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Old 05-16-2007, 12:49 AM
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Yep. I forgot to mention that I ordered the cam+lifters KIT. I just separated them to the list. Sorry, my bad
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Old 06-05-2007, 03:05 PM
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I'm building the engine now. A problem came up. I don't know which way the connecting rods should be assembled. The cap bolts are not in the middle. They are slightly on the other side of the rod. Which way they should be assembled?
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  #21 (permalink)  
Old 06-06-2007, 09:02 AM
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Problem solved. There's a fillet in the big ends or the rods and they can be installed only one way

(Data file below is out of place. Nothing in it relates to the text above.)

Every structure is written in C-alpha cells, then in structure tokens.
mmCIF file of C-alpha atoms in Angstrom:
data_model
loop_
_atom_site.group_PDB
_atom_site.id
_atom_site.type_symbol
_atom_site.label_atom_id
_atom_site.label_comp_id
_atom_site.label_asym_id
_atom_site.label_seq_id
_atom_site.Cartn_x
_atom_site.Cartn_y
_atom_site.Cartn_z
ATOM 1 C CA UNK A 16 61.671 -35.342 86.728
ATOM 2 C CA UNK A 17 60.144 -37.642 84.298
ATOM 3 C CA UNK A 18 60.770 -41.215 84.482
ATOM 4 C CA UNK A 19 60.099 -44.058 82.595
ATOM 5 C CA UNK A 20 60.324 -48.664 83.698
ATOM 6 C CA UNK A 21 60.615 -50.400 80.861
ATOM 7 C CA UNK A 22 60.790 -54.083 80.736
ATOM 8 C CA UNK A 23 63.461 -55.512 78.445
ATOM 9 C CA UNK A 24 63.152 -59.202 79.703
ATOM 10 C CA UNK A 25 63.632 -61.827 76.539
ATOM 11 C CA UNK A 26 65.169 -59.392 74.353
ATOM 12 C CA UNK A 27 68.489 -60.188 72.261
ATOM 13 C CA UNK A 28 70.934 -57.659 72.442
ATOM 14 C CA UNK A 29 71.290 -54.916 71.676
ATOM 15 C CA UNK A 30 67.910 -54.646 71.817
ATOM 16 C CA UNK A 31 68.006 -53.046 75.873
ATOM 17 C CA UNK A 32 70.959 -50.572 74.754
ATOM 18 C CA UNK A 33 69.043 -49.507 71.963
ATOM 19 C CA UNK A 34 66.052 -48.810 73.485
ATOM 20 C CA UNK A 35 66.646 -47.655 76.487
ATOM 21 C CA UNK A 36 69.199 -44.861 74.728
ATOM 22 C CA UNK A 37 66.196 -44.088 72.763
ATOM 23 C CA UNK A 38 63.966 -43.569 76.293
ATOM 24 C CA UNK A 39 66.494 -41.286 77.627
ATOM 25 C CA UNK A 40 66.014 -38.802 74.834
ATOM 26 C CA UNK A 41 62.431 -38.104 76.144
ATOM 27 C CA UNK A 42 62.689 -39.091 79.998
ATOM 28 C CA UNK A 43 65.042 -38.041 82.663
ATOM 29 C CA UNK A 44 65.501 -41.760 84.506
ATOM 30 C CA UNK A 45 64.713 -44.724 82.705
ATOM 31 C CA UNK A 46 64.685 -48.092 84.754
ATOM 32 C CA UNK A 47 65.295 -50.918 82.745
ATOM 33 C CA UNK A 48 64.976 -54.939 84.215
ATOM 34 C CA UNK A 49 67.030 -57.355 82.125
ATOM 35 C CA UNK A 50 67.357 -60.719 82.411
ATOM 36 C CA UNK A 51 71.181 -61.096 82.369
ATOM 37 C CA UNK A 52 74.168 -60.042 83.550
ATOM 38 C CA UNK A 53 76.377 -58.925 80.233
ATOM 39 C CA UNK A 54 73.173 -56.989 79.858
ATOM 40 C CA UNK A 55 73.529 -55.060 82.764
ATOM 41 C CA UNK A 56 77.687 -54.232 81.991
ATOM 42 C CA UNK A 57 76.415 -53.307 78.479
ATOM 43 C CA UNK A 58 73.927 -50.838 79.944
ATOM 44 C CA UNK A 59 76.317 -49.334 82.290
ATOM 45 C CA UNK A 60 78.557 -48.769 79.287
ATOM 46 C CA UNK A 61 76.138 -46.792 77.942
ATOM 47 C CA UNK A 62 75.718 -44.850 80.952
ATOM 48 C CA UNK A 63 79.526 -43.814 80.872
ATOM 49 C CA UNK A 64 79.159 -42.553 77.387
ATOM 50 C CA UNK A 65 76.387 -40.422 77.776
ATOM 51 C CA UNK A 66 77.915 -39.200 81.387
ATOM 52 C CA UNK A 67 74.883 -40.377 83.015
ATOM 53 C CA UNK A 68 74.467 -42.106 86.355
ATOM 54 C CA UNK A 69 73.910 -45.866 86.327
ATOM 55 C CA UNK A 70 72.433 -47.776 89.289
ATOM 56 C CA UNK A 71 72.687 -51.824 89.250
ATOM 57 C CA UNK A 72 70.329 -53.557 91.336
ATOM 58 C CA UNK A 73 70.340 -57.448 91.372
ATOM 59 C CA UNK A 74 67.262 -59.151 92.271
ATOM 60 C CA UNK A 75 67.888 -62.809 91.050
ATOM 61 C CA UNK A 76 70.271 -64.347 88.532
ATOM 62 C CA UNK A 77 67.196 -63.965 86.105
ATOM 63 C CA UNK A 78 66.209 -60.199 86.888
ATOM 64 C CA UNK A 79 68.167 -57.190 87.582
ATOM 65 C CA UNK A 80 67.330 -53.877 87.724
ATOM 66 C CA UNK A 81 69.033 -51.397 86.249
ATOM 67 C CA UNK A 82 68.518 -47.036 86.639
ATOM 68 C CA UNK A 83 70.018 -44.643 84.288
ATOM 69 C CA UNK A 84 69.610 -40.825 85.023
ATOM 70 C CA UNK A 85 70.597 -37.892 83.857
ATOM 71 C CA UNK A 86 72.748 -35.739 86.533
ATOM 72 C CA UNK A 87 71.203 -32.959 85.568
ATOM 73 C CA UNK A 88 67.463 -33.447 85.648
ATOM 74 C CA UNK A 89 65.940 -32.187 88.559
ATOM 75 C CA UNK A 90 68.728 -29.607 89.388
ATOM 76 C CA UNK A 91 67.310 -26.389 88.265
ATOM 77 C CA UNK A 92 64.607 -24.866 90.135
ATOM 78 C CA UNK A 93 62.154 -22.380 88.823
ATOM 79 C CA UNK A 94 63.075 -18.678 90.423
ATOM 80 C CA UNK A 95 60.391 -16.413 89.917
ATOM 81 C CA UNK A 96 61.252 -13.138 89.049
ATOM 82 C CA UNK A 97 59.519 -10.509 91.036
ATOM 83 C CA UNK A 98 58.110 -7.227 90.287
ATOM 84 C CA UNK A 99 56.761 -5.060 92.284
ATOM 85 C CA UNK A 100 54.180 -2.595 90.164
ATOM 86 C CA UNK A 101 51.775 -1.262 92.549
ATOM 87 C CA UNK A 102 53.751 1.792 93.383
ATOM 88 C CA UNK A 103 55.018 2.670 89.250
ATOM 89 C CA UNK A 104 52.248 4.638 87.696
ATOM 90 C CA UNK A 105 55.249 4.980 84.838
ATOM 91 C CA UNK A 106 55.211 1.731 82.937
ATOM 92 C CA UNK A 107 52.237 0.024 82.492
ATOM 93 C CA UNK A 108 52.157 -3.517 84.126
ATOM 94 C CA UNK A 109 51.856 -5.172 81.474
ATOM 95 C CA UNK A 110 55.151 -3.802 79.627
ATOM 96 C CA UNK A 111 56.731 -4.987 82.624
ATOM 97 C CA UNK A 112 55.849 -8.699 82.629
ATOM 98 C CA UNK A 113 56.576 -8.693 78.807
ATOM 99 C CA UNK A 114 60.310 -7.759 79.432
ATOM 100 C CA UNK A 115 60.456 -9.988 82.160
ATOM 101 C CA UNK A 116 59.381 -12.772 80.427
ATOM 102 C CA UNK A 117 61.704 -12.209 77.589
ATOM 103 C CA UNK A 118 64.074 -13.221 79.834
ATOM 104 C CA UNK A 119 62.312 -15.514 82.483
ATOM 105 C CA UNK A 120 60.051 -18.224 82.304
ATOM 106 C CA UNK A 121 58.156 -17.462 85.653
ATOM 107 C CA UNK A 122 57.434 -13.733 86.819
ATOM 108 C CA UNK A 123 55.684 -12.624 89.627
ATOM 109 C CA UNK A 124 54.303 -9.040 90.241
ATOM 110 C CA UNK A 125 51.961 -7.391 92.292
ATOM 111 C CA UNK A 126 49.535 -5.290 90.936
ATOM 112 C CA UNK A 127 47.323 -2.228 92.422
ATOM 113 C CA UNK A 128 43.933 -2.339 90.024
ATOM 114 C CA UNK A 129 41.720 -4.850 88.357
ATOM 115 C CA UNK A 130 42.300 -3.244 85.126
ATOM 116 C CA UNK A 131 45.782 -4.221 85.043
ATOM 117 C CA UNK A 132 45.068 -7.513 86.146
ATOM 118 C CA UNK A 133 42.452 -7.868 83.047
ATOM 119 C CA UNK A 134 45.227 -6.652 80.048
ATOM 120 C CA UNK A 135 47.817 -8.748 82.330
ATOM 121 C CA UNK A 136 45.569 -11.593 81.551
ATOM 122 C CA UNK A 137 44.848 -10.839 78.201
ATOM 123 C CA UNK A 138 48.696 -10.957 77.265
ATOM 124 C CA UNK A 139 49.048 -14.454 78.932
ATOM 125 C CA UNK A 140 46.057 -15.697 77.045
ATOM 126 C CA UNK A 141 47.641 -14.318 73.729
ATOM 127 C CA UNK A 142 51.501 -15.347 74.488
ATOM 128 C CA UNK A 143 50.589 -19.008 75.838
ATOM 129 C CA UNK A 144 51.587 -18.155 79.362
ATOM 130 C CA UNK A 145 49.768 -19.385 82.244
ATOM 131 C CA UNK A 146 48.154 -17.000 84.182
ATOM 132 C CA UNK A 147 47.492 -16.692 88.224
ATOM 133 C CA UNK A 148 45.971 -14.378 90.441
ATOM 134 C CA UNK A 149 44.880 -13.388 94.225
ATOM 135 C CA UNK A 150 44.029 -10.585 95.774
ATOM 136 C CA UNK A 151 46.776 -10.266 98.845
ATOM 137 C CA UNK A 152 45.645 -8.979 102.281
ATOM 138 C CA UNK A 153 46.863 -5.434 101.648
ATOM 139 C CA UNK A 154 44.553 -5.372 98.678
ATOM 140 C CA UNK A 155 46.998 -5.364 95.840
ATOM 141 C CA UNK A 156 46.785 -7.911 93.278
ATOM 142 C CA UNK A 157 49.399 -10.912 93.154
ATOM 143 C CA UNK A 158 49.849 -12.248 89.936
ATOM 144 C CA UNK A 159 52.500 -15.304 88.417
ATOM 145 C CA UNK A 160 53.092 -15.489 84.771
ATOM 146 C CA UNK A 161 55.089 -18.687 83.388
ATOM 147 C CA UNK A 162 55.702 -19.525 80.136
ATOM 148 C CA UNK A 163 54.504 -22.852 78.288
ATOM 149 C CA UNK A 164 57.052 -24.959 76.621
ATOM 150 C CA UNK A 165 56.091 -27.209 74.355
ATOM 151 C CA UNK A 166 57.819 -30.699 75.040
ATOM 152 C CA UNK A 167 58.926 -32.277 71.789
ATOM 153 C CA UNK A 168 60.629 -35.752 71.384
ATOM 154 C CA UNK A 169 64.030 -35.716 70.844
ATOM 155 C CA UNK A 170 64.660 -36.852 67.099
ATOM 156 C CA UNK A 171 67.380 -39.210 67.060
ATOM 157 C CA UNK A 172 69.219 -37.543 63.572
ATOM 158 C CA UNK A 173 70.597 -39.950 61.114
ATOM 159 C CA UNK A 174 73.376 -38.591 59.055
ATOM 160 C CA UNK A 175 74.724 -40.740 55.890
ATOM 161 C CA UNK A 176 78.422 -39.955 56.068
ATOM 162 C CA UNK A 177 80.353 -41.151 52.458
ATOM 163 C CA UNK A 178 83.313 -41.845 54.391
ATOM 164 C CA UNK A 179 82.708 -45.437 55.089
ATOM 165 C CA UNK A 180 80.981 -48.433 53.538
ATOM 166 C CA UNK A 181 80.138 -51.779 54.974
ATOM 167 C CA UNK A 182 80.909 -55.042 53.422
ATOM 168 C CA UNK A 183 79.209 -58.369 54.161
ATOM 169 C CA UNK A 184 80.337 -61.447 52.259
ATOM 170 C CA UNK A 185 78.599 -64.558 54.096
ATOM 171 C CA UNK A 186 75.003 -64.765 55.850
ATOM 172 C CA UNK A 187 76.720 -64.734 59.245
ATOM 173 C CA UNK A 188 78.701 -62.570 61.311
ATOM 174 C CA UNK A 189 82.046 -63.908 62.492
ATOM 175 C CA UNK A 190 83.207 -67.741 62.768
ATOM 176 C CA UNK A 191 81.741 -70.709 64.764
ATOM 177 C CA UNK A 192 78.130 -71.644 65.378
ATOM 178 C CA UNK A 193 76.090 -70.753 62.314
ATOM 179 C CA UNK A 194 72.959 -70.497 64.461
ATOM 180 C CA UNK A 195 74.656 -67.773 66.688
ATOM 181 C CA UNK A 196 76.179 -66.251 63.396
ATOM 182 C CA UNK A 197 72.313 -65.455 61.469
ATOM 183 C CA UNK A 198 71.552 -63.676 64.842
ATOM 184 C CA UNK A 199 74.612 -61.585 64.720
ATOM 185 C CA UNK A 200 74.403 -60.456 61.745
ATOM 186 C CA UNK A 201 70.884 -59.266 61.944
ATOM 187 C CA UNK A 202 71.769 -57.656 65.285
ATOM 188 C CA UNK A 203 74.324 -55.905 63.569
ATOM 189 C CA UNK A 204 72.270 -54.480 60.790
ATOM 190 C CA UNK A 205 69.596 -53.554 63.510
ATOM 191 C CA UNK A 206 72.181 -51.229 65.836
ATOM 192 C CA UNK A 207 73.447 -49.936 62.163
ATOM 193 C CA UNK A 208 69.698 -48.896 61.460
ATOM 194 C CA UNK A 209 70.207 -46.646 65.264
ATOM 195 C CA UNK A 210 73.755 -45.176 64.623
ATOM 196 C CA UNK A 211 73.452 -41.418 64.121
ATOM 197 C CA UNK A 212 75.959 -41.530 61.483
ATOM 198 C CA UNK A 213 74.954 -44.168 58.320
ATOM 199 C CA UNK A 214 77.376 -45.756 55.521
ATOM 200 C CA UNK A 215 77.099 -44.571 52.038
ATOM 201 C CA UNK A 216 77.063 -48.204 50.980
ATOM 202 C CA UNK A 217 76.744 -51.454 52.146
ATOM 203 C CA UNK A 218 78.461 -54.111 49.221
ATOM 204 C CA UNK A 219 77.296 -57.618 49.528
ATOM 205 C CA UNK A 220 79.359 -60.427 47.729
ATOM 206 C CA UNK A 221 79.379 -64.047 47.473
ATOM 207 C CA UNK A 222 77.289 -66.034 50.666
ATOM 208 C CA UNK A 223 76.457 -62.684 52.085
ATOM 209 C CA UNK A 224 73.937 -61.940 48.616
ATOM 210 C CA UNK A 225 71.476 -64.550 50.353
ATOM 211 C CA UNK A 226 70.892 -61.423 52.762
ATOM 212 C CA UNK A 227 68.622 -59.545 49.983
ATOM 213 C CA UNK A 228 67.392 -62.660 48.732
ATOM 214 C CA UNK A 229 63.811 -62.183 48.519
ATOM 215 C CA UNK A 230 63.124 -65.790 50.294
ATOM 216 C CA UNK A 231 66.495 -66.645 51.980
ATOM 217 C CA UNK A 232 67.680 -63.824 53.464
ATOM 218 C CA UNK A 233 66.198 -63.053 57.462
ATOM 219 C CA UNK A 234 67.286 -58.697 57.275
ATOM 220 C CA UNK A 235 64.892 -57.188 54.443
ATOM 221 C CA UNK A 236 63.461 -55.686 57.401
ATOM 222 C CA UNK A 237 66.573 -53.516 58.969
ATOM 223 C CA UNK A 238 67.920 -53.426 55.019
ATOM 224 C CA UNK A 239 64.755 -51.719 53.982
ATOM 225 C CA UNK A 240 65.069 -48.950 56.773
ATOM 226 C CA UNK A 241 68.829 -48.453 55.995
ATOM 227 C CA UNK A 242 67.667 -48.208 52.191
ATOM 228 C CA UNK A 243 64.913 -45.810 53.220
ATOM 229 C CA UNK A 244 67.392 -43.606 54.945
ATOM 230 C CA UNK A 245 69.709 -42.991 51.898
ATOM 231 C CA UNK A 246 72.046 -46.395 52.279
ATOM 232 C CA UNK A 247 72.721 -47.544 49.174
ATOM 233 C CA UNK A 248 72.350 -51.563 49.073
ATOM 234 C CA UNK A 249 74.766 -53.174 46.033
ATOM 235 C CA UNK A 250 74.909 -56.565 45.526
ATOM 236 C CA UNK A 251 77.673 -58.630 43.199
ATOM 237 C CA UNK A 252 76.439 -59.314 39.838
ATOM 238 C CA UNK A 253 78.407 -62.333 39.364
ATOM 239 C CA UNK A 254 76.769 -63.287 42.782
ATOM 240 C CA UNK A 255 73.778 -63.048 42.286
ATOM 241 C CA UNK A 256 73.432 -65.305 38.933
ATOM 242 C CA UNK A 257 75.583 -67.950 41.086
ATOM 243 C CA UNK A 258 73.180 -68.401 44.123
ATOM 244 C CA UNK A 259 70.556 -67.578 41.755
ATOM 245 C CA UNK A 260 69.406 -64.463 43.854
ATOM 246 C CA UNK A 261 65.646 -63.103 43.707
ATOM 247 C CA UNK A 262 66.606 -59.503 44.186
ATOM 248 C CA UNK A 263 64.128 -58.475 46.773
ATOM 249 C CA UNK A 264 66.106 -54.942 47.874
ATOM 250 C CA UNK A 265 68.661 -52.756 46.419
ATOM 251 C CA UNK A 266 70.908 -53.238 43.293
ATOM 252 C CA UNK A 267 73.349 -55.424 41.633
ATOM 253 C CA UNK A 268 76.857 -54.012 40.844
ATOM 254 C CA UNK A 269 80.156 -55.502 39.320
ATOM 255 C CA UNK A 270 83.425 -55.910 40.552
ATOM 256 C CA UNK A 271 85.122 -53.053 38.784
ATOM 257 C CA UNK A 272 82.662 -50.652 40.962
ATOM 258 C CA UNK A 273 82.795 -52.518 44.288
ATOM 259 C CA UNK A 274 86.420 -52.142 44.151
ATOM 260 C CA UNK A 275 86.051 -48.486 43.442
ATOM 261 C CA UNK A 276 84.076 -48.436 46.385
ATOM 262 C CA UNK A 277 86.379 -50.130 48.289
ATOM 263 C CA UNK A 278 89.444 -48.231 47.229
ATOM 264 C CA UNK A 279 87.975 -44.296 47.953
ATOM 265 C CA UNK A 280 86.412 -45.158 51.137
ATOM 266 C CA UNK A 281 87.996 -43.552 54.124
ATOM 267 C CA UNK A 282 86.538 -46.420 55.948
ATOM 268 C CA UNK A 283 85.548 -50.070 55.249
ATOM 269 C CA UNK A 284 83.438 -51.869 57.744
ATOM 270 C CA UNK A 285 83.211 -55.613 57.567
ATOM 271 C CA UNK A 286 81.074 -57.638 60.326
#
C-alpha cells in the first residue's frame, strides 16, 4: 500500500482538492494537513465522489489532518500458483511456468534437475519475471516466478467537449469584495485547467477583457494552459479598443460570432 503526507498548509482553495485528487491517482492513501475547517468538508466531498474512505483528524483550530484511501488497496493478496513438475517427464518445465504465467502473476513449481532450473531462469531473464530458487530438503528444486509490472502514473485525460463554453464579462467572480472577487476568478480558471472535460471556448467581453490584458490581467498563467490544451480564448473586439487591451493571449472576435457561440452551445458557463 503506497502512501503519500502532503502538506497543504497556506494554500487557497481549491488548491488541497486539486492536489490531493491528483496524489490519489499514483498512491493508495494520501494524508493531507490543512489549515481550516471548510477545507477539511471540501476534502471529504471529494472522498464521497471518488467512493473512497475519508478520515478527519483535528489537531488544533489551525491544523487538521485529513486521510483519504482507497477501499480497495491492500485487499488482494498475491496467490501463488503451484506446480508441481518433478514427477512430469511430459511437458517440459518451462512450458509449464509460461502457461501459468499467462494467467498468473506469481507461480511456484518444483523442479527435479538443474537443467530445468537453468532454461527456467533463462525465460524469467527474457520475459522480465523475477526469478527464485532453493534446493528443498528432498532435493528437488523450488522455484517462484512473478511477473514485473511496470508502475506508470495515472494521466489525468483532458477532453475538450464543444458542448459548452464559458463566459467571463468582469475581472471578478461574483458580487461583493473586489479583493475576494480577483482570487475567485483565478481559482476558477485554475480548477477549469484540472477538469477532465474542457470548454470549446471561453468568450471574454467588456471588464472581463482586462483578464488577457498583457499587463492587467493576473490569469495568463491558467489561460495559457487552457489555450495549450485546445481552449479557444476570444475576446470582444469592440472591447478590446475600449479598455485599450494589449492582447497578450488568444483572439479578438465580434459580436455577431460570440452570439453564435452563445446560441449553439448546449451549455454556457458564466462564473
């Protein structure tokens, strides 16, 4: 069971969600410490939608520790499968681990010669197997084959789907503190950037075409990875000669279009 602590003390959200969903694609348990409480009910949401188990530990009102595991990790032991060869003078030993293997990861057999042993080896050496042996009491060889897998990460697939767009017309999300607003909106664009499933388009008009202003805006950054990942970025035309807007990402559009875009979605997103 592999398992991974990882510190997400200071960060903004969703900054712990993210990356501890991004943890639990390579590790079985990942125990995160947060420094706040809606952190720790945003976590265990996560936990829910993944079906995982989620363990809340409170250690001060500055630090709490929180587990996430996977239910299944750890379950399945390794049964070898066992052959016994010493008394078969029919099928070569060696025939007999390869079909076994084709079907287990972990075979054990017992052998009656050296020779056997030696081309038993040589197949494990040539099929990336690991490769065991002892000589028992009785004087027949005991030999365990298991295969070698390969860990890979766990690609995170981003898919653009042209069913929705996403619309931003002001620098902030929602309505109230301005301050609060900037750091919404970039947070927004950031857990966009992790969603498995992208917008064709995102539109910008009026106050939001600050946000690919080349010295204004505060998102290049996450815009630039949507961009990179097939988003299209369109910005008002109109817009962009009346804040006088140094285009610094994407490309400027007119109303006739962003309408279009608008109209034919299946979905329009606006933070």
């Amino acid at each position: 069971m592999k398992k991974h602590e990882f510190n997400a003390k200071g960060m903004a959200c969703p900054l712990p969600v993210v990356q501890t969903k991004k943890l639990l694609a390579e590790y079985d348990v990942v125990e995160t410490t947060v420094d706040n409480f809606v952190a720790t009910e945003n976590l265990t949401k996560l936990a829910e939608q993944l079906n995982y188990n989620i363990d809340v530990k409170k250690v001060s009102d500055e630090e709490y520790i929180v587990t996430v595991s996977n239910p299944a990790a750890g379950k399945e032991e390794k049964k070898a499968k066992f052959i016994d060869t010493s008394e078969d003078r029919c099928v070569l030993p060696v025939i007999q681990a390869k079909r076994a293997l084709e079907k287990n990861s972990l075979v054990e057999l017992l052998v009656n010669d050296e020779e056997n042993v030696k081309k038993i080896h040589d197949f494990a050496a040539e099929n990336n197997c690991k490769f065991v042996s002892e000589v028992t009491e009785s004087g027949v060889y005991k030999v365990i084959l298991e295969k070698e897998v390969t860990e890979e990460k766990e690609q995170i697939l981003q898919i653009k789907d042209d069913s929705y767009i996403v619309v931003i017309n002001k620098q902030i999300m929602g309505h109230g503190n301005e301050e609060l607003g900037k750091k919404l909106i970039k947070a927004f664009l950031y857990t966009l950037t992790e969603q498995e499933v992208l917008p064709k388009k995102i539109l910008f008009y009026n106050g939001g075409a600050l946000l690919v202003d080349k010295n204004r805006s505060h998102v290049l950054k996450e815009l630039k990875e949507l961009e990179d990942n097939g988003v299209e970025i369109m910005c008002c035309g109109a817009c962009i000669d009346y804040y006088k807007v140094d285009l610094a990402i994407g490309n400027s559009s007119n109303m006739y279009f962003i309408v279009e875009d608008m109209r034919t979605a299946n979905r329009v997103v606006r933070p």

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  #22 (permalink)  
Old 07-29-2007, 03:11 PM
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I did the camshaft break-in with my friend. We ran about 30 minutes at standstill with various rpms, mostly 2000rpm. I changed the oil after cam break-in and drove about 300 miles and changed the oil and the filter again.

Here's some updated for the engine parts.

I installed PCV-valve system, which improved idling alot. Now the engine compartment stays also clean. Previously the breather spitted some oil over the valve cover, not anymore.

I got new electric fuel pump from Carter. It increased the idle exhaust sounds more crispier and the throttle response became alot better. Perhaps the old mechanical fuel pump was worn out and no sufficient enough.

I had a problem after 3500rpm. The tachometer started to jump up and down and I was not able to rev up over 4000rpm. Mopar Chrome ignition box had to go along with the old ignition coil.

I purchased MSD 6AL ignition box, Accel Super Coil and Accel High Temp spark plug wires. Some sort of electric ignition conversion has been done by the previous owner on the internals of the stock GM distributor.